I think it is a good idea to record some of my memories of what it was like to work on a Wrecking crew of a Railroad Derrick. Keeping the overall objective in mind, I shall endeavor to start writing, and hope it makes some sťance, when, I am done. I will put it the form of a few stories. During my career, spanning a period of 34 years, I went to many Derailments, numbering in the hundreds, but for at least 5 years I worked, as a crew member of Southern Railway's Atlanta Derrick, and we went to a large number of wrecks and derailments, when our services were required. My stories on this page are mainly about that period of time. If you are just a Railroad Fan, you may find it somewhat informative, or you will at least expand you understanding of what it was like, and I will at least have recorded it, before my old memory fades into oblivion. If you worked on a Derrick Crew at any time, it may, bring some memories to you of working wrecks, and if you feel inclined to do so, I invite you to put it in the form of a story, and share it with us. I will be happy to publish it here and give you the credit, for your story. It is not necessary to know how to code it for this Web Site; I will do that for you. Just drop in in an Email to me at Walter@Carknocker.com and I will be most grateful and you will, perhaps, feel some seance of accomplishment, for having done so.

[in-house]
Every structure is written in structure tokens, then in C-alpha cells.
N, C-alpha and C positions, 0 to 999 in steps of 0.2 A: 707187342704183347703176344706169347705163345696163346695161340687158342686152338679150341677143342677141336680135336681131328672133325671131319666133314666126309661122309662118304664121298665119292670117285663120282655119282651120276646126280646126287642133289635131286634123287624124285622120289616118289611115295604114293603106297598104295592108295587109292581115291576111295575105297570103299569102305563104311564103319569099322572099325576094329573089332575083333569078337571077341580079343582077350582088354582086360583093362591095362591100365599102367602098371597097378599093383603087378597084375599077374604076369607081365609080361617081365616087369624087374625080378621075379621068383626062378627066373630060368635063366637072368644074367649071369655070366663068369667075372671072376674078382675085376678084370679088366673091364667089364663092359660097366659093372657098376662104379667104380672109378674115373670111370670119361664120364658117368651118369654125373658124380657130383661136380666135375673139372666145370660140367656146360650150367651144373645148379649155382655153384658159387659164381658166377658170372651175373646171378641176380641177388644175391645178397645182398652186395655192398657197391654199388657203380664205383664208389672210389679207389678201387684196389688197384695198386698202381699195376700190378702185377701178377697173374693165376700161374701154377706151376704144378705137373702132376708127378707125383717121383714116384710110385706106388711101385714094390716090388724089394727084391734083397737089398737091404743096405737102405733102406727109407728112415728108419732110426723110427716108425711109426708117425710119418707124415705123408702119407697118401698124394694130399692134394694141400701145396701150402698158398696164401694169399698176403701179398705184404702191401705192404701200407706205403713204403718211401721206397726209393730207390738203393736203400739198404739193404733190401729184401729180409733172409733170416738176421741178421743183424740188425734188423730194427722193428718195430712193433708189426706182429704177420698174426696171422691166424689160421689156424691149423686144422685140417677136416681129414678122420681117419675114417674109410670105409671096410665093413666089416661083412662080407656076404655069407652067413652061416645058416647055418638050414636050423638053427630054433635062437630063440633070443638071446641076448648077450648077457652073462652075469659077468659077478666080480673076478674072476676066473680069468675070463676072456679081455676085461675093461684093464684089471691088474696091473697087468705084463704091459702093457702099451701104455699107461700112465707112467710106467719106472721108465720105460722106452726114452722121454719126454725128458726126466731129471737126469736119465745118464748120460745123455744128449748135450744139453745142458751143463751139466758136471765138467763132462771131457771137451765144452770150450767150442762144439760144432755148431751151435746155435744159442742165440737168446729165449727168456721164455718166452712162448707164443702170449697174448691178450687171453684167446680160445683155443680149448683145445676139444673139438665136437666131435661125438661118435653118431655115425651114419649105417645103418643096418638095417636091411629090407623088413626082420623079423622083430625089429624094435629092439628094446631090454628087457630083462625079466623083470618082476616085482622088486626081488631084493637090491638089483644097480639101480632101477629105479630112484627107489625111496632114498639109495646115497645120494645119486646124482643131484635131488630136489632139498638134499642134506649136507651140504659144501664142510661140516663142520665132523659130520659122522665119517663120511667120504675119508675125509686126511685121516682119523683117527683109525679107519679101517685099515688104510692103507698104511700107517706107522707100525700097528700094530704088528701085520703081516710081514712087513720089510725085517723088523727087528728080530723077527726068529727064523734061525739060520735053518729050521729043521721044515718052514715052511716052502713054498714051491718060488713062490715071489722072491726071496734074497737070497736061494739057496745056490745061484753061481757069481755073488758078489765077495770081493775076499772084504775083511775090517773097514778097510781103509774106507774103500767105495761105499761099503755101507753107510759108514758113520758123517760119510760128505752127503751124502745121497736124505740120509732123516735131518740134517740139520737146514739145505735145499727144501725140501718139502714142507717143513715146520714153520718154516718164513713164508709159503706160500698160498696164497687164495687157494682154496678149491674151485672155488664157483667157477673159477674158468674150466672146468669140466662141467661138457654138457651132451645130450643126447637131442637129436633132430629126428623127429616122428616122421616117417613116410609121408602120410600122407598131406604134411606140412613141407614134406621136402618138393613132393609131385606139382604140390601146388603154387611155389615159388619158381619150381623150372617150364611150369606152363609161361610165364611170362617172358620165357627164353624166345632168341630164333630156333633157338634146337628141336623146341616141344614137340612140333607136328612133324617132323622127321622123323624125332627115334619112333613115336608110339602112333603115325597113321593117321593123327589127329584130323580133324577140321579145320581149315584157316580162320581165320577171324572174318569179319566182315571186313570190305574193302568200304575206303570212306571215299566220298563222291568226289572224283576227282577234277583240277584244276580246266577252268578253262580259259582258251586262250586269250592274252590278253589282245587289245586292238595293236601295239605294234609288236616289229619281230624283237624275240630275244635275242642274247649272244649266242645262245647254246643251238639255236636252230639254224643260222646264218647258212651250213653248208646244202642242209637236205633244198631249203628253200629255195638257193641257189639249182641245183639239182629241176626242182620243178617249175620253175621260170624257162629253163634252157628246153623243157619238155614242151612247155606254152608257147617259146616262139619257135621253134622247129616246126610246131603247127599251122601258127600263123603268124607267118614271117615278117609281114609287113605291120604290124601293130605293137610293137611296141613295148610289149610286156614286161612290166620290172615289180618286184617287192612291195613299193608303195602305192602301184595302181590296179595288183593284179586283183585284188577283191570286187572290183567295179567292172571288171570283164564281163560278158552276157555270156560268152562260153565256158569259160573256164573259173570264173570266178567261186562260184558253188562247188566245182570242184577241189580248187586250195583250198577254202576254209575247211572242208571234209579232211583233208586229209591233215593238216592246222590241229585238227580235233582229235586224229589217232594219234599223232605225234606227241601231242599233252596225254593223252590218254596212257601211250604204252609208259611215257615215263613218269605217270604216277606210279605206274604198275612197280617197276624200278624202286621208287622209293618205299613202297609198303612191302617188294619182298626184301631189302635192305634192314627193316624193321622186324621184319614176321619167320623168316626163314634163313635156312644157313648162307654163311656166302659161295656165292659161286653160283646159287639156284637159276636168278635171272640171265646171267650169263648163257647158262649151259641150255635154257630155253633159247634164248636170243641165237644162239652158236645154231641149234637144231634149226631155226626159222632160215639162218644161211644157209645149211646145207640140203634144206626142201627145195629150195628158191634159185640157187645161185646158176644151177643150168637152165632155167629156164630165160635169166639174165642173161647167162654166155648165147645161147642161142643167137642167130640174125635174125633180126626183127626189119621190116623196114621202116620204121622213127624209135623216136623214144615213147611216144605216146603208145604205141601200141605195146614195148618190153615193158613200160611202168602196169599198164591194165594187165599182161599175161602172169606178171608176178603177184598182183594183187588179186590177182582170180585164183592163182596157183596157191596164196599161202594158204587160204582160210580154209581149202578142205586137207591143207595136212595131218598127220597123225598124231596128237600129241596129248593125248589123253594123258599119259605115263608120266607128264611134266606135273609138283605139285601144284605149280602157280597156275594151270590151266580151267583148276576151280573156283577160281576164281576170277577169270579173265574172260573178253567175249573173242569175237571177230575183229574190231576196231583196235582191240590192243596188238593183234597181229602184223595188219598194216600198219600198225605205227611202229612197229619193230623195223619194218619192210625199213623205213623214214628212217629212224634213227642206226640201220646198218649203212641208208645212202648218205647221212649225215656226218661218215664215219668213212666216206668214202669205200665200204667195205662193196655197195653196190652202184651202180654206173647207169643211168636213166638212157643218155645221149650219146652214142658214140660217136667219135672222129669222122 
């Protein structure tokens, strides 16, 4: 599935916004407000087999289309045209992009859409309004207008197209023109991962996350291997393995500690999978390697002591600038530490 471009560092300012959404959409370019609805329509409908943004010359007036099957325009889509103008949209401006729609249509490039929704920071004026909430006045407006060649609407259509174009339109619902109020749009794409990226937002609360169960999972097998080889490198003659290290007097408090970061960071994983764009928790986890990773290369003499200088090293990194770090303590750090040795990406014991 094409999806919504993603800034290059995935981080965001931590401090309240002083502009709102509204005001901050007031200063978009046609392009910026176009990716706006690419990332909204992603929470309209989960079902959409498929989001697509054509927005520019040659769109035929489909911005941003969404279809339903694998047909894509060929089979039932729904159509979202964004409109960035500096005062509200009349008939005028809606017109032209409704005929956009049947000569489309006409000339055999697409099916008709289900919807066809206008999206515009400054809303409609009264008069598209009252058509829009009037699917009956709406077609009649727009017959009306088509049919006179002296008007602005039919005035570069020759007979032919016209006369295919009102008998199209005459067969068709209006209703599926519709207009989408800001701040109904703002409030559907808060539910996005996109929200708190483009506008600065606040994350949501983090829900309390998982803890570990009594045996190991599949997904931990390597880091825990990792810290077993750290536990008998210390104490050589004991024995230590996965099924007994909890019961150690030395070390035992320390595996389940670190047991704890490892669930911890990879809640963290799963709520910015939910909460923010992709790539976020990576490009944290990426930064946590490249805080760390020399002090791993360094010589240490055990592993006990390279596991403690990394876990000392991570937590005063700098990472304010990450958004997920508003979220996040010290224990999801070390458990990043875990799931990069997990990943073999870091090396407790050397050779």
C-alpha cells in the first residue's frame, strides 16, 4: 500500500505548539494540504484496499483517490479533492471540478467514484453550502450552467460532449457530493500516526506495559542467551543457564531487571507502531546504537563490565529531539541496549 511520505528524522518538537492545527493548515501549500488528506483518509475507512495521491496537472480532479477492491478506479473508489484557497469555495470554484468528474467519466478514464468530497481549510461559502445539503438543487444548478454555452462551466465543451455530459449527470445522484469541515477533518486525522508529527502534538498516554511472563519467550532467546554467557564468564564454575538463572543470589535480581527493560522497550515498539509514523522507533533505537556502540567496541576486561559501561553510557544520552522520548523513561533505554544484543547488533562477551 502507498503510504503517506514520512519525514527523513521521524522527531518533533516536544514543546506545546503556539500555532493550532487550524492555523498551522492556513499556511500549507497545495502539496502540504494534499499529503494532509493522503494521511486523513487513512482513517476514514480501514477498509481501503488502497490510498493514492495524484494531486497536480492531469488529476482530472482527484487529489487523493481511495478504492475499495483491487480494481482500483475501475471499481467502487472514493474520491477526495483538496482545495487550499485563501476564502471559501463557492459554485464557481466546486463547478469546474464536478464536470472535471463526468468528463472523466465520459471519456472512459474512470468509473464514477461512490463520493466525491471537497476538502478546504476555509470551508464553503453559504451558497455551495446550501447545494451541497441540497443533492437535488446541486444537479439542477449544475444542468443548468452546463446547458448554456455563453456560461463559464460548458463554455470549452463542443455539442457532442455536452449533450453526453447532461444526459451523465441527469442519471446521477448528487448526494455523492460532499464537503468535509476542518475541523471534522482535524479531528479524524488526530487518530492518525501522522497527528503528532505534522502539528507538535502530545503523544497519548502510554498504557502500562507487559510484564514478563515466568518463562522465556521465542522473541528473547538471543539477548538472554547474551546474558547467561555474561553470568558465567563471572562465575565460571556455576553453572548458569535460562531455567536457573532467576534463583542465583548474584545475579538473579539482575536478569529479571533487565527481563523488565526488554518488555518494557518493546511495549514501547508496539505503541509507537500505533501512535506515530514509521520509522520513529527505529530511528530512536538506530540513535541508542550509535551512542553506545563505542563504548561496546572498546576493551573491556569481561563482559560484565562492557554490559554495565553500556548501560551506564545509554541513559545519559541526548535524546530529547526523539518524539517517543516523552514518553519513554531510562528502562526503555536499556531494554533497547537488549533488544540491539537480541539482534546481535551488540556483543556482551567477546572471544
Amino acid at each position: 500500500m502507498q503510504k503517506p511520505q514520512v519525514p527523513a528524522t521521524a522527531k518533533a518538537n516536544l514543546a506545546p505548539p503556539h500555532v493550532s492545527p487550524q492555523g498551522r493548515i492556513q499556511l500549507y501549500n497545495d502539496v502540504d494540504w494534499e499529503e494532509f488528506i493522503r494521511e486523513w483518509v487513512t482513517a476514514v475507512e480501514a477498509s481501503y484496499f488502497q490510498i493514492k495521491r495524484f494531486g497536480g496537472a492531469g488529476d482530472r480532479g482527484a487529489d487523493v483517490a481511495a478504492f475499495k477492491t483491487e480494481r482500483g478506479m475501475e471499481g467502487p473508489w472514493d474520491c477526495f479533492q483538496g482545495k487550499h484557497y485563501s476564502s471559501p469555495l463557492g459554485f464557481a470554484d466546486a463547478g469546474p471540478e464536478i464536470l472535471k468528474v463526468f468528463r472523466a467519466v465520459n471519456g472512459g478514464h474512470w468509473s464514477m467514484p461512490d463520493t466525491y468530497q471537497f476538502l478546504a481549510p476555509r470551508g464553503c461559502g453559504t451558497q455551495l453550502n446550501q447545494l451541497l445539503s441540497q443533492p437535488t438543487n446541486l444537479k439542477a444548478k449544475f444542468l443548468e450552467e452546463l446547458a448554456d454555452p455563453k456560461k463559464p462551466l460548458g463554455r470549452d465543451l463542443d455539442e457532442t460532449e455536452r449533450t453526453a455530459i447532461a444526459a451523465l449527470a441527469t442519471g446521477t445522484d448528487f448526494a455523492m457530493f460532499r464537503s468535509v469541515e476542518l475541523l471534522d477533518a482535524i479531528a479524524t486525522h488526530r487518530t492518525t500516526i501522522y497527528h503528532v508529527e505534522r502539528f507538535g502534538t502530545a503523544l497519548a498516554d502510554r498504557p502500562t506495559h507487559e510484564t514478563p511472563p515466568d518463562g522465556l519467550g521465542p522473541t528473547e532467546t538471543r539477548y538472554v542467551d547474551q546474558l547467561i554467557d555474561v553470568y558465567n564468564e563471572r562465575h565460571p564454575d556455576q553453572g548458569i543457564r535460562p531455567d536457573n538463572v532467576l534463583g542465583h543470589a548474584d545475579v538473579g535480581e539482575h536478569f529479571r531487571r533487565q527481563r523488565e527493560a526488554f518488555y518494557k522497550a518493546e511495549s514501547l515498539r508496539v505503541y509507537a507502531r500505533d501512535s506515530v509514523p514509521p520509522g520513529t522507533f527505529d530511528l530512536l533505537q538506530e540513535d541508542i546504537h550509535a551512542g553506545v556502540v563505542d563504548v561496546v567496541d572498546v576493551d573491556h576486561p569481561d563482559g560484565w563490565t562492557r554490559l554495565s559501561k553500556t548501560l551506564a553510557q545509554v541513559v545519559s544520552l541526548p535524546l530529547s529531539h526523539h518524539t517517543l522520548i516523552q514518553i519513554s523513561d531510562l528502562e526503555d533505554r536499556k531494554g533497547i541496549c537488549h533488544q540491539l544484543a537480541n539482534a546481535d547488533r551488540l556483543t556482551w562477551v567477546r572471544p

Our Derrick Crew consisted of, a General Foreman, A Derrick Foreman, a Derrick Engineer, and four or five Ground Men. We were all Railway Carmen, who worked for the Southern Railway Company, at Atlanta Georgia. It varied at times of who was on it, and I shall endeavor to mention a few names, although, I am sure I cant remember them all, and If I leave your name out, I apologize in advance. The Old Heads of course, were people like, Hugh Mathews (Cisco), Benny and Chunky Douglas, (They were brothers), Charlie Baxter, Pinkie Freeman, Ben Jones, Bill Anderson, Bill Clealand, and considerable others, I can not recall at the moment. Then there were us younger, men like, Myself, Walter Parks, David Ellington, Greg Reed, David Rickman, Eddie Murphy, D.A. Davis, Gene (Pepe) Clarke, Steve Collier, Gene Wood, Jim Hyatt, and many others, but I couldn't think of telling my story without at least mentioning a few names. Some of the names, I just mentioned, have now been called on that last trip we all must make some day. They were hard working dedicated men, and I consider myself lucky indeed to have had the privilege of working with them and calling them my friends. If anyone reading this wants to throw a few names at me, I will gladly add them to this list.